“Brookmyre . . . spares no detail in his account of Glasgow’s violent underworld. . . . His characters are satisfyingly multidimensional.”—Kirkus Reviews

“Where The Bodies Are Buried, the first book to feature actress-cum-private eye Jasmine Sharp, was a thoroughly accomplished and satisfying thriller. His latest is even better. . . . Brookmyre is plainly keen to prove that he has become a genuine, page-turning storyteller. In Bred in the Bone he has done just that with what is his most complete novel to date.”—Daily Express (UK)

“[Brookmyre’s] trademark pitch-black humor is still present. The wanton violence has consequences – usually devastating – and innocent bystanders bear the brunt of it. It is a well-paced thriller with a satisfyingly complex plot and a vivid cast of larger-than-life characters.”—The List (UK)

“A thrilling page-turner with real heart, a wry smile and an honest understanding of the price paid for violence; it's the work of an assured writer whose skill and maturity leave the reader genuinely satisfied.”—The Skinny

Customer Reviews

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Most Helpful Customer Reviews

3 of 3 people found the following review helpful By TChris TOP 100 REVIEWER on May 18, 2014
Format: Kindle Edition
When one of Glasgow's most notorious crime figures is gunned down in a car wash, DS Catherine McLeod is anxious to pin the crime on Glen Fallon, toward whom the evidence convincingly points. As readers of the series know, Catherine hates Fallon. Series readers also know that Fallon, apparently seeking absolution for killing Jasmine Sharp's father, has devoted his recent life to looking after Jasmine, who is now a private investigator in Glasgow and no great fan of Catherine.

The first quarter of Bred in the Bone sets up the novel's premise and reminds readers of (or acquaints new readers with) the complicated relationships among the characters. Much of the next quarter develops Fallon's backstory. Fallon is a killer, a loner, and a survivor, the abused son of a crooked cop, but there is a fundamental decency to him that makes him a compelling character (and easier to stomach than self-righteous Catherine). The novel works its way through the various grudges that people hold against Fallon and that Fallon might have reason to hold against others. It eventually develops Fallon's relationship with the gangster who was murdered in the carwash. At the same time, Jasmine delves more deeply into her own family history, much of which was hidden from her while her mother was alive.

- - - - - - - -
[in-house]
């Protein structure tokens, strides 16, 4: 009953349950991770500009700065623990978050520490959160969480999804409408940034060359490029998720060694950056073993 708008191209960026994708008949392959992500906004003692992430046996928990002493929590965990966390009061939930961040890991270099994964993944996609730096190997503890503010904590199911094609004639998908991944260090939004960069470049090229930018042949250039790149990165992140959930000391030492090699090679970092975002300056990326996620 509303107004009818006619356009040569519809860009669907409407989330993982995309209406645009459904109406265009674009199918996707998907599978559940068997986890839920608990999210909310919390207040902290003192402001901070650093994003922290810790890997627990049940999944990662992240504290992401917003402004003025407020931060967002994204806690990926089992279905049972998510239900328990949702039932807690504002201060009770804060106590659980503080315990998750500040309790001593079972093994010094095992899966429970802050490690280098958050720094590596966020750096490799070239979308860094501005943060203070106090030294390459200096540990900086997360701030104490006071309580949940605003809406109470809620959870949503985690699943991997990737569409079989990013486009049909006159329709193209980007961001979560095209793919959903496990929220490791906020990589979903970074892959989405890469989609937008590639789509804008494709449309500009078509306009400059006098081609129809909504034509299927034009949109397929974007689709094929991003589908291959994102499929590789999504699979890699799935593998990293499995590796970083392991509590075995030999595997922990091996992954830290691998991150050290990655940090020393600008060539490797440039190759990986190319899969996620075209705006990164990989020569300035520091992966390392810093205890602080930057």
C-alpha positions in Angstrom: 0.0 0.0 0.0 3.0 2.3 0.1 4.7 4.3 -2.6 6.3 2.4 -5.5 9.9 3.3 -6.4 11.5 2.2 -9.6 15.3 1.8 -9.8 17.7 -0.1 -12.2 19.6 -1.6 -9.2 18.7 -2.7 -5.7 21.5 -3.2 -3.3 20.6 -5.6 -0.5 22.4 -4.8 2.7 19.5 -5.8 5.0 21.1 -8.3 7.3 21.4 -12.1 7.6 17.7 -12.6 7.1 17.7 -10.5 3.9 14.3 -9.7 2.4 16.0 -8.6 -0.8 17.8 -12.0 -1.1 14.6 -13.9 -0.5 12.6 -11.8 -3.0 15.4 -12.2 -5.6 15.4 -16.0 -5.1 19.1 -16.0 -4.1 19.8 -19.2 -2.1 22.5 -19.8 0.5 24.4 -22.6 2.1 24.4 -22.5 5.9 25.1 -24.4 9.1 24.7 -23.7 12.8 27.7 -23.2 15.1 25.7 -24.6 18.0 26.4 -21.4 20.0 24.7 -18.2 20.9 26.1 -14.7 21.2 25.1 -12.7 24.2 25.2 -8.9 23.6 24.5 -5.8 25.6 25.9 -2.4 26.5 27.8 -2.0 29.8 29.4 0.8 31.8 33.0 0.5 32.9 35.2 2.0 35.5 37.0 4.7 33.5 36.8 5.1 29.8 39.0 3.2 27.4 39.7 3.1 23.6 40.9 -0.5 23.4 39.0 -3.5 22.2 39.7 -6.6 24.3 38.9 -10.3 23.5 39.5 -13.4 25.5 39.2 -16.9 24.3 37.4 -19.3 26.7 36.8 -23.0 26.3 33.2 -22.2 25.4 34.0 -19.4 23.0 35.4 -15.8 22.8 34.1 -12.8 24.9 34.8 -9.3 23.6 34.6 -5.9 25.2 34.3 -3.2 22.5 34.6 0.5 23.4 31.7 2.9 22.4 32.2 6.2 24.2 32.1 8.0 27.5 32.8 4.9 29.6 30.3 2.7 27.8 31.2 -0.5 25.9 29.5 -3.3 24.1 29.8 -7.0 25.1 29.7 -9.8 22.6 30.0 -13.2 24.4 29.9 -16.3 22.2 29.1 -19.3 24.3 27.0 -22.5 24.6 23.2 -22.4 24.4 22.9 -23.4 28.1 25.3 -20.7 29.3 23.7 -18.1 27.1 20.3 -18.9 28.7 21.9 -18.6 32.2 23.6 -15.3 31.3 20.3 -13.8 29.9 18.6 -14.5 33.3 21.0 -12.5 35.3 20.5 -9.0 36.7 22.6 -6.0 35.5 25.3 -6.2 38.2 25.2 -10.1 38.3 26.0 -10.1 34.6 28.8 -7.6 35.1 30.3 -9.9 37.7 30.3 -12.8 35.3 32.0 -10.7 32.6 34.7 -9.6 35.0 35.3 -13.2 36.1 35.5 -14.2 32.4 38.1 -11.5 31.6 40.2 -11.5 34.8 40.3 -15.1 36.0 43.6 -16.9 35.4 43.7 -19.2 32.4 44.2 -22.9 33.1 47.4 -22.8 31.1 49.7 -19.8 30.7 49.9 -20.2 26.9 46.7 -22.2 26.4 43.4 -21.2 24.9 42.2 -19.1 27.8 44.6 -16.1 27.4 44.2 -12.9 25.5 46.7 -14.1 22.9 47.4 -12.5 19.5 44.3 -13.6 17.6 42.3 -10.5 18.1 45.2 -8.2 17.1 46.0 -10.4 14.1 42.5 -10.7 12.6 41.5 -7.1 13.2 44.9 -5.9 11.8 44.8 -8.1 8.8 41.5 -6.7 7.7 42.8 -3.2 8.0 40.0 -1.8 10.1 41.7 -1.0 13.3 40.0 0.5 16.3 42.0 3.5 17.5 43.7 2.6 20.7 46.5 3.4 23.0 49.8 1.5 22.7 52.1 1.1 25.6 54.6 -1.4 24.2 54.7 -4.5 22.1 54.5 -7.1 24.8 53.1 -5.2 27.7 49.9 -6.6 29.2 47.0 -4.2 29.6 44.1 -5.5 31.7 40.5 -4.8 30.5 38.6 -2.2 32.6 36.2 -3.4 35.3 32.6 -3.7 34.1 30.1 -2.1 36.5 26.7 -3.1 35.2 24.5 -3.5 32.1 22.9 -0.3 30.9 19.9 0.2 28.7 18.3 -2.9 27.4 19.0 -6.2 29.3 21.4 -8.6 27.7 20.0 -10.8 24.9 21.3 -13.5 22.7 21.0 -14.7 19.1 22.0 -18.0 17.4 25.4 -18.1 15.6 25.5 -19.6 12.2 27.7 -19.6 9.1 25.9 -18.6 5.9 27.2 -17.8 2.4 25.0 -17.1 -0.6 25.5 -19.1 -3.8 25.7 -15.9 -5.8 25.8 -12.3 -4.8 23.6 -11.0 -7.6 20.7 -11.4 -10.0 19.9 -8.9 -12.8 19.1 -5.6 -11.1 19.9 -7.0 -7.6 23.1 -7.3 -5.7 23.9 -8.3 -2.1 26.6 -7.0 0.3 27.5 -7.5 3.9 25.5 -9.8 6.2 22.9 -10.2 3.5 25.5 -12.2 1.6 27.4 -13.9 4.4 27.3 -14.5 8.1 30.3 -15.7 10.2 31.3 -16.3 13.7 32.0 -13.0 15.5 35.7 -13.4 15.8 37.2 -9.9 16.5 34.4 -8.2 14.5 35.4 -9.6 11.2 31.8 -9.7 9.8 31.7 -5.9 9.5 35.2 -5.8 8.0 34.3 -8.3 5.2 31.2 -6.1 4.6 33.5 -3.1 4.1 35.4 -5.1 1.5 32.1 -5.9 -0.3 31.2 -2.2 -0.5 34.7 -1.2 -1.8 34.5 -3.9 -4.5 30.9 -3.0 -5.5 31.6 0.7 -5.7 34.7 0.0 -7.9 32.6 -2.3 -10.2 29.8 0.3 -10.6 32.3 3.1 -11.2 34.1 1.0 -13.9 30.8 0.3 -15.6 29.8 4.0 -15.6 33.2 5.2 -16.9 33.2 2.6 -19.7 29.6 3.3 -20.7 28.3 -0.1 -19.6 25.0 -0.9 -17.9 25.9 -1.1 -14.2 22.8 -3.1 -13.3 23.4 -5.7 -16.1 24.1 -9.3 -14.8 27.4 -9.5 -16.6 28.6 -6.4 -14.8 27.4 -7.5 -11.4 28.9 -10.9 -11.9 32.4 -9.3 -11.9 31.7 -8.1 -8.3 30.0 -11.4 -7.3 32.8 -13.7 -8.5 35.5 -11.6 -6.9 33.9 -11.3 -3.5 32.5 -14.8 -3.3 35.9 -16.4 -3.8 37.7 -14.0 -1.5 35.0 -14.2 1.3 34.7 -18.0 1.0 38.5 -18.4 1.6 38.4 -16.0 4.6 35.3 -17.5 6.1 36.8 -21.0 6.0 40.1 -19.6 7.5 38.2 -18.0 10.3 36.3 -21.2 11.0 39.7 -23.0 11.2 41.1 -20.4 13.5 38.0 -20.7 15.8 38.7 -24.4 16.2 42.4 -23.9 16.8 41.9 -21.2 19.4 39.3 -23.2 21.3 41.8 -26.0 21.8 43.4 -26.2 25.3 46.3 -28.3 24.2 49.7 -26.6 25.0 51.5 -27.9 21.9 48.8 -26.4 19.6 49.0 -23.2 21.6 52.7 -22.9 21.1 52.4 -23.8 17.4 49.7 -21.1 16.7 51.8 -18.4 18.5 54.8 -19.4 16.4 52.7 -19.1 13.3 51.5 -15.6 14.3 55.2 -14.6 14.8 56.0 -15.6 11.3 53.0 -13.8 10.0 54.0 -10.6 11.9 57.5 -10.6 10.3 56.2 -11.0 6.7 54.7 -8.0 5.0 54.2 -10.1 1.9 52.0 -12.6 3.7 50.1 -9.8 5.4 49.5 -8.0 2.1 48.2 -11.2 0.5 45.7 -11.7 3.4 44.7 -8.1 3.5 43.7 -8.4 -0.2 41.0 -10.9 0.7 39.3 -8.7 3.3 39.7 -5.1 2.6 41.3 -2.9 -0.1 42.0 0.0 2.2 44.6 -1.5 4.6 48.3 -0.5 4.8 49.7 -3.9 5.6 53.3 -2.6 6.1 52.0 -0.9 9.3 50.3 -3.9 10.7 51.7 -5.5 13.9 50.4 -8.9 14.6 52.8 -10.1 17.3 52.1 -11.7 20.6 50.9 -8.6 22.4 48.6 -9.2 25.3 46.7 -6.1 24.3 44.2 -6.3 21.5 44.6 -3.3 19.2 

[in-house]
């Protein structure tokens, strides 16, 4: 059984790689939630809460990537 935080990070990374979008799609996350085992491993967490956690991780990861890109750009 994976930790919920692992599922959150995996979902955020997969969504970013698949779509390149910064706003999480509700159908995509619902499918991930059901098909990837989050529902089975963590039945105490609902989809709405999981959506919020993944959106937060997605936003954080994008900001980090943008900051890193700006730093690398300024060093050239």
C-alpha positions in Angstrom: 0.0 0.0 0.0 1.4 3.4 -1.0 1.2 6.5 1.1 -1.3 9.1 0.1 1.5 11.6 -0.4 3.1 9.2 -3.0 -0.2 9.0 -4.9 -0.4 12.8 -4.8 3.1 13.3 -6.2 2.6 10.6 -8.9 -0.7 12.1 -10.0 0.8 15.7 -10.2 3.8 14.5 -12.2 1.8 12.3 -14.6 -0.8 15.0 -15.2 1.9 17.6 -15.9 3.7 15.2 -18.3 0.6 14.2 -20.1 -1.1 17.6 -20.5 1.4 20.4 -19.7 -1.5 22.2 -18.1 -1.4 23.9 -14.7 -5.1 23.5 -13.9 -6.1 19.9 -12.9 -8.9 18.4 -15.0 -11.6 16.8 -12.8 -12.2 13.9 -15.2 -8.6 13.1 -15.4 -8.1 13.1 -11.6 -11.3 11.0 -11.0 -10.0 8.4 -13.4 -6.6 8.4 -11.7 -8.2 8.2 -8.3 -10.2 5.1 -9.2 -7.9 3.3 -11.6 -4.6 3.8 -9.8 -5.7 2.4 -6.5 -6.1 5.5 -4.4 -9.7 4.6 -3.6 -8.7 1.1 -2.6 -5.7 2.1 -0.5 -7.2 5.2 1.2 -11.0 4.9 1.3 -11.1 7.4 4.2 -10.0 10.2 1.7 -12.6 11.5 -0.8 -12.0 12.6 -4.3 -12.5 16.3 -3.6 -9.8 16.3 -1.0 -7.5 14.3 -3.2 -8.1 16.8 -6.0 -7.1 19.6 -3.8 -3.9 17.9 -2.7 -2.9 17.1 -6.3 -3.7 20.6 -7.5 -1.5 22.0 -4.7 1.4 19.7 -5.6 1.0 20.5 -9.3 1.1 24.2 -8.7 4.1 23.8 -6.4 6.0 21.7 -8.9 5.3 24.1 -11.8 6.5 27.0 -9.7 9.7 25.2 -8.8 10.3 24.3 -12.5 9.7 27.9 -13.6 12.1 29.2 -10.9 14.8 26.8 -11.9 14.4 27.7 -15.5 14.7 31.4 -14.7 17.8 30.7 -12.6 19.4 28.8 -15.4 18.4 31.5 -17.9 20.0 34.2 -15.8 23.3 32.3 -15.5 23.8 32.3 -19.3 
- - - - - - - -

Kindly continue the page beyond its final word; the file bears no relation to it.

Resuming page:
The story eventually turns back to the parallel investigations that Jasmine and Catherine have undertaken into the carwash murder. The plot is complex -- you might need to take notes to keep track of the relationships between the various characters -- but it is entirely believable and all the threads come together without a missed stitch.
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By Ken C. on July 3, 2014
Format: Hardcover
Bred in the Bone was a bit much for me. Lots of violence, for sure, but so much double dealing and outright treachery that you wondered if anyone in the novel was trustworthy. Surely there was someone I could root for. This is no Ian Rankin novel. Glasgow is apparently a much darker place than Edinburgh. I have to say I prefer Edinburgh after reading this one. 3.5 stars.
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By Simnsays on June 26, 2014
Format: Kindle Edition Verified Purchase
I really like this series. I had trouble initially with Jasmine's youth but she's evolving. Really looking forward to the next book.